In its latest report on Hainan gaming, Union Gaming (UG) indicated that the Hong Kong-listed concessionaires in Macau saw a collective loss of US$4.3 billion in market cap. The loss represents a 3.7% decline, and is a product of news that five hotels in Hainan could soon begin offering small, very low-stakes rooms for games such as baccarat. While the games are real-money games, the payouts are provided through resort amenities and other prizes.
The move comes following a recent verdict in a four-year-old court case involving the Sanya Bay Mangrove Resort. The Mangrove had been operating a similar game before it was shut down by police. This past December, a court in Hainan ruled that the operations didn’t break any laws.
UG analyst Grant Govertsen said of the new gaming options, “This is similar to the way pachinko operates in Japan—and we would take this one step further to say that the government of China will be paying close attention and will react quickly (and negatively for the hotel operators) should they begin to press their luck and do anything beyond low-stakes prize-oriented games; anything else would be in contravention of China’s constitution.”
Govertsen said that there is no comparison between the Hainan gaming options and the casinos in Macau. “Having visited one of these entertainment facilities in Sanya in the past we feel very comfortable that they in no way represent a risk to Macau other than in the abstract,” he explained.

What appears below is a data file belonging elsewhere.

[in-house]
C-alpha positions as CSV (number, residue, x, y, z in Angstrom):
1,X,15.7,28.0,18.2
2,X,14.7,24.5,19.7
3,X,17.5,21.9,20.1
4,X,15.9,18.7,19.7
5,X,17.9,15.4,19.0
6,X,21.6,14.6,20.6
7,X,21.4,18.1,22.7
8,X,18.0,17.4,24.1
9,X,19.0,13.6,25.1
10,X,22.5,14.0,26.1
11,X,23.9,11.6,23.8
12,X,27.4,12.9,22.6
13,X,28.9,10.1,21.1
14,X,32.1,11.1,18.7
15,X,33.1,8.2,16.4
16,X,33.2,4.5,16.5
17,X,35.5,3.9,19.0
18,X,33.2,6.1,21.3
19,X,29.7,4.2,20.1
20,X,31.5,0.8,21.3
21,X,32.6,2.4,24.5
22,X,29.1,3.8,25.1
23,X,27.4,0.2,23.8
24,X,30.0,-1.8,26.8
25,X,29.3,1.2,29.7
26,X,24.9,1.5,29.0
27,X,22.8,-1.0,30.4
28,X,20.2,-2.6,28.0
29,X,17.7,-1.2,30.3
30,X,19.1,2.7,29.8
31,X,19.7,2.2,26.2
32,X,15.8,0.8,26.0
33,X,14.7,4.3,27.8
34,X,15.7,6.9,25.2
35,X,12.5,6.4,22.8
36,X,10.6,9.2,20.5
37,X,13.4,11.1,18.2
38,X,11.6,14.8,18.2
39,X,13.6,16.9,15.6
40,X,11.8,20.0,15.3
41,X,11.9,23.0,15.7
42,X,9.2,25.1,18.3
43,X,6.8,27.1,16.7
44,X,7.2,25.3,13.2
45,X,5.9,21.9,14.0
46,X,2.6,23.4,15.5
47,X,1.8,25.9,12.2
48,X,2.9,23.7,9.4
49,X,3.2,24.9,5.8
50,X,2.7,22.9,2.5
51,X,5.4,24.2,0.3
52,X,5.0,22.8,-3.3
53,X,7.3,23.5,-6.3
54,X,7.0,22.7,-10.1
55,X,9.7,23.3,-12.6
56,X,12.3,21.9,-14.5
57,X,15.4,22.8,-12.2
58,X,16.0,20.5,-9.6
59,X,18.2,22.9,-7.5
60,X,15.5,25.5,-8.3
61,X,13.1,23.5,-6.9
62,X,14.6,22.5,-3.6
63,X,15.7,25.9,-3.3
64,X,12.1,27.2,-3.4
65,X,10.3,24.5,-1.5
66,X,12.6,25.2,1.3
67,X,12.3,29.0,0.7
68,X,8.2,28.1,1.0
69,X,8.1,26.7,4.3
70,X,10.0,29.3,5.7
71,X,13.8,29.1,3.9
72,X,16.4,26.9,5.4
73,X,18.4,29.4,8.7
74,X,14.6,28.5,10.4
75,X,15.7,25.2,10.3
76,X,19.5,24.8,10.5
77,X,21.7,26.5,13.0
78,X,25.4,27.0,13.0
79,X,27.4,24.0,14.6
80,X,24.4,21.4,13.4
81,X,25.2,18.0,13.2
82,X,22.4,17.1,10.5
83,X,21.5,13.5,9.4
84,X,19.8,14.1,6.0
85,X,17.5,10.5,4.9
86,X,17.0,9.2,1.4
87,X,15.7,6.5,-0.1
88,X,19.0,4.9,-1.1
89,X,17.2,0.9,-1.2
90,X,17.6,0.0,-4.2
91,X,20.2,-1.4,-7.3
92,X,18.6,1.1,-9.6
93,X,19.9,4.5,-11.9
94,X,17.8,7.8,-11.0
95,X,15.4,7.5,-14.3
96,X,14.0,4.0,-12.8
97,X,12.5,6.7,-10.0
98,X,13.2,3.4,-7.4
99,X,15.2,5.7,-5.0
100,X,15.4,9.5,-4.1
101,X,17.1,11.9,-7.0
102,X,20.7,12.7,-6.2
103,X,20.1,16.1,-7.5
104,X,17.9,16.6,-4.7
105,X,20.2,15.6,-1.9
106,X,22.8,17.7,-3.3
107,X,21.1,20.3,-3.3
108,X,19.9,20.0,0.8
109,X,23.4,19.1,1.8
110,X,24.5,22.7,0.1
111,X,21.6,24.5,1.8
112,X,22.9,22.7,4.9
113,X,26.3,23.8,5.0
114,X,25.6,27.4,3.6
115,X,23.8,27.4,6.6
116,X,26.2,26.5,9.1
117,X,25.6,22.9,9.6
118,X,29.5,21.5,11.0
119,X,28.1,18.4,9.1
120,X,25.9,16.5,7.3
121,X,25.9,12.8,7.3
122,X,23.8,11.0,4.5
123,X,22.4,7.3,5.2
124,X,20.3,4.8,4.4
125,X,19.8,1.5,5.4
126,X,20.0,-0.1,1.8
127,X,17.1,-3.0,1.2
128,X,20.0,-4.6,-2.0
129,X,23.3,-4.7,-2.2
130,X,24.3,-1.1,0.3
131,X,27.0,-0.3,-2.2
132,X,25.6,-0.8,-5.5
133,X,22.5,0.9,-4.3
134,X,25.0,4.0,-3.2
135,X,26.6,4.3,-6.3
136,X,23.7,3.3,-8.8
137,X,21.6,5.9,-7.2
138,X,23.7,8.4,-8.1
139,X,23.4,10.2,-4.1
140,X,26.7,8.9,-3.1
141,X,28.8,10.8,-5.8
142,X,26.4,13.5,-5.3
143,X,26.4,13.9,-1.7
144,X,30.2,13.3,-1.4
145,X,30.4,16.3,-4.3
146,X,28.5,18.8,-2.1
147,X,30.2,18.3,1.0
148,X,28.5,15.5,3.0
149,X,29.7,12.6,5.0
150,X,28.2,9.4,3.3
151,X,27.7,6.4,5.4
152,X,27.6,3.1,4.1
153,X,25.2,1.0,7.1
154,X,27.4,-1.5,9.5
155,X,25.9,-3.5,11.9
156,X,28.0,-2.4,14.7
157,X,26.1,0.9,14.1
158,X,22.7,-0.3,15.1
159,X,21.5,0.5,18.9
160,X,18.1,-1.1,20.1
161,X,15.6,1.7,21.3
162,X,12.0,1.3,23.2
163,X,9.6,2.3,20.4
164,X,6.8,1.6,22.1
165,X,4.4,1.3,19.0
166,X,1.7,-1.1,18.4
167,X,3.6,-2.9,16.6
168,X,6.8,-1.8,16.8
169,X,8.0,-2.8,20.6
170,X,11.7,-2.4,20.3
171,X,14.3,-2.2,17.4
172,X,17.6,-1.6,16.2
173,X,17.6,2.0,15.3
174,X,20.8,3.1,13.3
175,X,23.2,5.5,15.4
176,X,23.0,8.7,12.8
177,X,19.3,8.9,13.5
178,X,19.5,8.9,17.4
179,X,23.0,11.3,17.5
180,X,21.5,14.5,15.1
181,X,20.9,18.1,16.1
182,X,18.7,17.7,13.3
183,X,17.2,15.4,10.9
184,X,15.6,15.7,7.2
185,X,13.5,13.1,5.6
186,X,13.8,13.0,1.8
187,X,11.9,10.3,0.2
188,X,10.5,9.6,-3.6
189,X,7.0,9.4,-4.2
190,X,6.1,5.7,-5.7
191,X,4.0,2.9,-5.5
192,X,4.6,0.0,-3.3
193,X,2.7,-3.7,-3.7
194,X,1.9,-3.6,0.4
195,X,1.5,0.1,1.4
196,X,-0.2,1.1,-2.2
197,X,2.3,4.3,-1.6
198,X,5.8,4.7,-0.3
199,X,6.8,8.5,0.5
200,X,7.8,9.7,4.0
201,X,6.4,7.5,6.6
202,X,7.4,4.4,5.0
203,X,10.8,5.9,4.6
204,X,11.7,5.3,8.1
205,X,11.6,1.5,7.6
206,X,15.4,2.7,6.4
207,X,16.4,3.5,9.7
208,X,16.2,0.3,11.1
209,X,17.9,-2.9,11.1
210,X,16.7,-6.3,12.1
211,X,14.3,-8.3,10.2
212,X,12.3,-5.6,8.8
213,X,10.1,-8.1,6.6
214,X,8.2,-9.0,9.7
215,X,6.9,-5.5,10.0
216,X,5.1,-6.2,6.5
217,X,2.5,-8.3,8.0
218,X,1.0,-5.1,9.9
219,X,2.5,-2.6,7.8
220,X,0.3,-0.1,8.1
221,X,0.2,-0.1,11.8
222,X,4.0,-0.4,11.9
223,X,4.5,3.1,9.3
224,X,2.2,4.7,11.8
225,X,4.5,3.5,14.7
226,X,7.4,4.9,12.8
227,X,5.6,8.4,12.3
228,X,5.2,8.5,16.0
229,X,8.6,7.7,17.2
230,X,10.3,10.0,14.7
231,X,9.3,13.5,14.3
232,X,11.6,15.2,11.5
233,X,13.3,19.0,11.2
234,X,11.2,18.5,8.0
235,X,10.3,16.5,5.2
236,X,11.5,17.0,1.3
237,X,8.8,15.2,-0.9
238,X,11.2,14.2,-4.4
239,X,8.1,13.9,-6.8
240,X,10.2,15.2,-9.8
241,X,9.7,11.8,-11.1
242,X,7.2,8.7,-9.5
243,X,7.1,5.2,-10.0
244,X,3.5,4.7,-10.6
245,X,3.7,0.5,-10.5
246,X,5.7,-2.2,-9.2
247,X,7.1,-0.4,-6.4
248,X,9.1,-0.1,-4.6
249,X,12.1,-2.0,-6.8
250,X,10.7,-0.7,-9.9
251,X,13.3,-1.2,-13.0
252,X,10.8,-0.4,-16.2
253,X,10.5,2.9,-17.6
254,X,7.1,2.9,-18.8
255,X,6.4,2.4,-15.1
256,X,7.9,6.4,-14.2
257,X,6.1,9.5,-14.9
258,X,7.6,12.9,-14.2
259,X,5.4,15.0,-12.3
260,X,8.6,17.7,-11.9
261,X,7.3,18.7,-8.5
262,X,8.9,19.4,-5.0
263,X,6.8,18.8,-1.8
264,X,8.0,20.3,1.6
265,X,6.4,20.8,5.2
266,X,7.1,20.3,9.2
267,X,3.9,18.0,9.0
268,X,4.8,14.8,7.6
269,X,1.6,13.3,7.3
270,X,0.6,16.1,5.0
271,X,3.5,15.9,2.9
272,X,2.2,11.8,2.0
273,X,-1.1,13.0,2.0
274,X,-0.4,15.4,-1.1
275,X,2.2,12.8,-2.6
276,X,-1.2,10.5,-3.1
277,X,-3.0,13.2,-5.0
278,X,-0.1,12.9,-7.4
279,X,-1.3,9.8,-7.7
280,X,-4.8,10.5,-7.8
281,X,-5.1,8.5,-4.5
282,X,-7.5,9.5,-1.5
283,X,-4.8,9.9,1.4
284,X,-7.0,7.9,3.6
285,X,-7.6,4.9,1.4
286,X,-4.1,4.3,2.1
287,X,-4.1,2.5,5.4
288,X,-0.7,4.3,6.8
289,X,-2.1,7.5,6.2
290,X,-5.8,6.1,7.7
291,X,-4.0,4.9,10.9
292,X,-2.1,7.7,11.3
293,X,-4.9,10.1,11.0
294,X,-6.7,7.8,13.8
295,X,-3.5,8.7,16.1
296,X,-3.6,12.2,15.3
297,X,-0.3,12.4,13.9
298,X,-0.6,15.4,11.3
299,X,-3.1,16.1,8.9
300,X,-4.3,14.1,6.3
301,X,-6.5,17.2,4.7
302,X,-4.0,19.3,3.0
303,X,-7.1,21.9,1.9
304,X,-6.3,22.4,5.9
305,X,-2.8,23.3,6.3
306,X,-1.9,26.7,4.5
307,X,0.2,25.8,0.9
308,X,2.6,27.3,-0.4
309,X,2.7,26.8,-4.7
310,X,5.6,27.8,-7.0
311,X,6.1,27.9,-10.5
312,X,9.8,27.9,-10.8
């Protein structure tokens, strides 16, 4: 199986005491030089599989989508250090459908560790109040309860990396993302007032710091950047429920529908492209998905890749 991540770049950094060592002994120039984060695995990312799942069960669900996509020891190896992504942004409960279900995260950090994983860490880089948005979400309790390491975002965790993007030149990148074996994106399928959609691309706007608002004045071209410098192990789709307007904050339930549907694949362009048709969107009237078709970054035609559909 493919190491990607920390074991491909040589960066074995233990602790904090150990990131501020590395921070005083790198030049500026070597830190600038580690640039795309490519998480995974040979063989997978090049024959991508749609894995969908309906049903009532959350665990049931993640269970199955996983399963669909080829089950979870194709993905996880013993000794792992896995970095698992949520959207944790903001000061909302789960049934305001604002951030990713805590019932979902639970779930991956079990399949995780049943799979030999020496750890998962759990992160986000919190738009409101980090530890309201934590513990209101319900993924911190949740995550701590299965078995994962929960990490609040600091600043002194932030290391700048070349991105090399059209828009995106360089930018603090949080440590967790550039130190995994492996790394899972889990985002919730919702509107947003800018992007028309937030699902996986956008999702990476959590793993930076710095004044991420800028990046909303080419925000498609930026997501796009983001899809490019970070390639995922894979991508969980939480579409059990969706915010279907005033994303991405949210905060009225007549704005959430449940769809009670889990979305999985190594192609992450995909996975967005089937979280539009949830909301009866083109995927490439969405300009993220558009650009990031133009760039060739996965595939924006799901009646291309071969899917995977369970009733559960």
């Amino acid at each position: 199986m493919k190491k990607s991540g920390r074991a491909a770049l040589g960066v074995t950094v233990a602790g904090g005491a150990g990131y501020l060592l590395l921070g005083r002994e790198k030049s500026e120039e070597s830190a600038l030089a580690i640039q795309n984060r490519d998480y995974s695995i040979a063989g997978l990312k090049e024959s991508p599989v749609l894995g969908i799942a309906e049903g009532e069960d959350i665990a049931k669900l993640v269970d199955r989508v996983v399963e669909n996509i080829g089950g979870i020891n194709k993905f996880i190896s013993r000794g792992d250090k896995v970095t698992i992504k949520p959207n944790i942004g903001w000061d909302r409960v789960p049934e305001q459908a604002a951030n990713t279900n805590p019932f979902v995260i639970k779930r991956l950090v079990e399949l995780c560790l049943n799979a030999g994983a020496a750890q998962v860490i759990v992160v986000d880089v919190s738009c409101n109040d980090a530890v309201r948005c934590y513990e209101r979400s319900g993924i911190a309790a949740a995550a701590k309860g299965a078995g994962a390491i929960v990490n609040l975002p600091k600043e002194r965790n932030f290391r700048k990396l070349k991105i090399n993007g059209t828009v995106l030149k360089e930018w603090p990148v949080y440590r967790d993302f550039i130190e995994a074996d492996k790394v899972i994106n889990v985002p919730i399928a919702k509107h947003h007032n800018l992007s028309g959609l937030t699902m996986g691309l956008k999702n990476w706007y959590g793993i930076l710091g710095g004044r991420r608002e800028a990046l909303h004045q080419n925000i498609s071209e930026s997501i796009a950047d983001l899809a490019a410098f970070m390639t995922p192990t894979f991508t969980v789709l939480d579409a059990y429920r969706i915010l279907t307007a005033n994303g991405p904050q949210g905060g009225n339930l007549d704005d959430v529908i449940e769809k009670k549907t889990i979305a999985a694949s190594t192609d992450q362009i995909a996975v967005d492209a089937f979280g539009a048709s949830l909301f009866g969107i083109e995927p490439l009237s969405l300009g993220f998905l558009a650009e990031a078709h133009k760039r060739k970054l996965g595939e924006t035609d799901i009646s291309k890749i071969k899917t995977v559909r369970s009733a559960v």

“While small stakes ‘wagering’ on a small number of tables might be tolerated for a period of time in order to keep some of the resorts in the black, any small step the Hainan operators take to offer legitimate gambling will be met with an immediate and harsh reaction from the authorities,” Govertsen said. “As we noted in April, even if true casino gambling was legalized in Hainan the risk to Macau’s Big 6 is negligible. This is because there would likely be no measurable impact to mass market GGR as mass is convenience based and Hainan is simply not convenient for virtually all of Macau’s mass customers.”
The analyst closed by pointing out that the risk is greater with the VIP segment, but even this is “limited to a few hundred basis points of VIP GGR.” He added that the gaming expansion would more than likely be limited to only one or two casinos, as opposed to the 40 casinos in Macau.